You can have camp fires in many of our camping areas, as long as you use the fireplaces, fire rings or existing fire locations.
Help us protect our national parks by bringing clean firewood and kindling from outside the park—all the wood within the park is protected and cannot be collected or used for fires.

If you go with the mouse on the fire symbol, a box will appear saying: "Campfires allowed". But then, I'm inclined to trust the words of the Ranger. Unless he was a fake ranger :D
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Re: Wilderness camping?

Postby flingebunt » Wed 29 Jul, 2020 4:48 pm

CBee wrote:I can't find anything on Parks website suggesting fire is prohibited in those specific locations. After all, NP wouldn't go through the trouble of setting up 4 benches if fire was not allowed. On the contrary (if I read right), the website states (for D'Aguilar National Park): Where can I have a camp fire?
You can have camp fires in many of our camping areas, as long as you use the fireplaces, fire rings or existing fire locations.
Help us protect our national parks by bringing clean firewood and kindling from outside the park—all the wood within the park is protected and cannot be collected or used for fires.

If you go with the mouse on the fire symbol, a box will appear saying: "Campfires allowed". But then, I'm inclined to trust the words of the Ranger. Unless he was a fake ranger :D


Campfires are allowed in designated places with fire rings. Those logs arranged in a circle that I have seen are not around a fire ring. They might have been put in by National Parks, but people moved them into a circle. Also, when I checked Scrub Road and Dundas sites, it says "No fires permitted".
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Re: Wilderness camping?

Postby CBee » Wed 29 Jul, 2020 5:05 pm

To me that looks like an existing and well used fire place (like many others in this particular NP), a typical set up for camping fires. Logs are cut like benches and I can't see how people moved them in a circle. If this was illegal, would have been dismantled by NP. But then, I want to assure you that I'm not trying to change your opinion. To me, the website is clear enough.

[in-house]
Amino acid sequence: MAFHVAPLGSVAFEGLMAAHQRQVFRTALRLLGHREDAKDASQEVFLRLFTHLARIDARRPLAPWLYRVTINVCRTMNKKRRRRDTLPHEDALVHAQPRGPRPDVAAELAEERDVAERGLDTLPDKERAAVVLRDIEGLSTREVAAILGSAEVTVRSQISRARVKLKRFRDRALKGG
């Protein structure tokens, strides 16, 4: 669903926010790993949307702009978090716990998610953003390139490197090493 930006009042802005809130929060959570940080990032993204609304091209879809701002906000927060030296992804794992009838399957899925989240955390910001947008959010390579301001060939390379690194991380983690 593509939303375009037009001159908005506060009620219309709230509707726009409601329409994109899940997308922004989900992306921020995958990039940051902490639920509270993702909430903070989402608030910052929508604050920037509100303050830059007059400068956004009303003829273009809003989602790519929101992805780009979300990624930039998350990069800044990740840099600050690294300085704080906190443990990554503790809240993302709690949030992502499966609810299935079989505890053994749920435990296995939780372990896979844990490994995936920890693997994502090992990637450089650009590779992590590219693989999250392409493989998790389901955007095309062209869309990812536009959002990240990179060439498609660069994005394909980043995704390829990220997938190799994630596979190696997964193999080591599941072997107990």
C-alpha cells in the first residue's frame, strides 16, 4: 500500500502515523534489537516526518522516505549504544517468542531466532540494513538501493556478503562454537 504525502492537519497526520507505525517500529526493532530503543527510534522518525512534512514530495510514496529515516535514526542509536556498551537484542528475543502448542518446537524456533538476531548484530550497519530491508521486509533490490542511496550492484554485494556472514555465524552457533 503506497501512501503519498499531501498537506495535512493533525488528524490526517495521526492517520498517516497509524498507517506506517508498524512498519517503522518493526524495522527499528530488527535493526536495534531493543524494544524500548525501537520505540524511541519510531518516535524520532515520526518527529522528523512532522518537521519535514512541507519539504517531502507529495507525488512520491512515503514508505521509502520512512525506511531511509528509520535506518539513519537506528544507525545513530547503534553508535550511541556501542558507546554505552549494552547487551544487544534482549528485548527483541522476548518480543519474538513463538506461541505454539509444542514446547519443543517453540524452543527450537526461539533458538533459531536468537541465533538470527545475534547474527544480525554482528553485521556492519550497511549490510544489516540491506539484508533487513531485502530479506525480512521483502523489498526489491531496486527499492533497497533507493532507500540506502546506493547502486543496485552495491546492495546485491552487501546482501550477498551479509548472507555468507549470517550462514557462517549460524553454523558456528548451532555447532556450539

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Re: Wilderness camping?

Postby flingebunt » Wed 29 Jul, 2020 5:43 pm

CBee wrote:To me that looks like an existing and well used fire place (like many others in this particular NP), a typical set up for camping fires. Logs are cut like benches and I can't see how people moved them in a circle. If this was illegal, would have been dismantled by NP. But then, I want to assure you that I'm not trying to change your opinion. To me, the website is clear enough.


Yes, I have looked at the individual campsite information for this camp and it says "Campfires prohibited, portal stoves only". That is really really really clear, unambiguous and while other campsites in that National Park have fire rings, I am pretty sure the National Parks Service have given up trying to clear away fireplaces built by hikers in the area. People just move those benches back easily to that clearly haphazard location.
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Re: Wilderness camping?

Postby Eremophila » Thu 30 Jul, 2020 12:39 pm

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Last edited by Eremophila on Mon 03 Aug, 2020 12:18 am, edited 1 time in total.
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Re: Wilderness camping?

Postby warloch » Thu 30 Jul, 2020 1:30 pm

If you go here: https://parks.des.qld.gov.au/parks/daguilar/camping you'll see which sites in Dag are allowed fires and which ones aren't.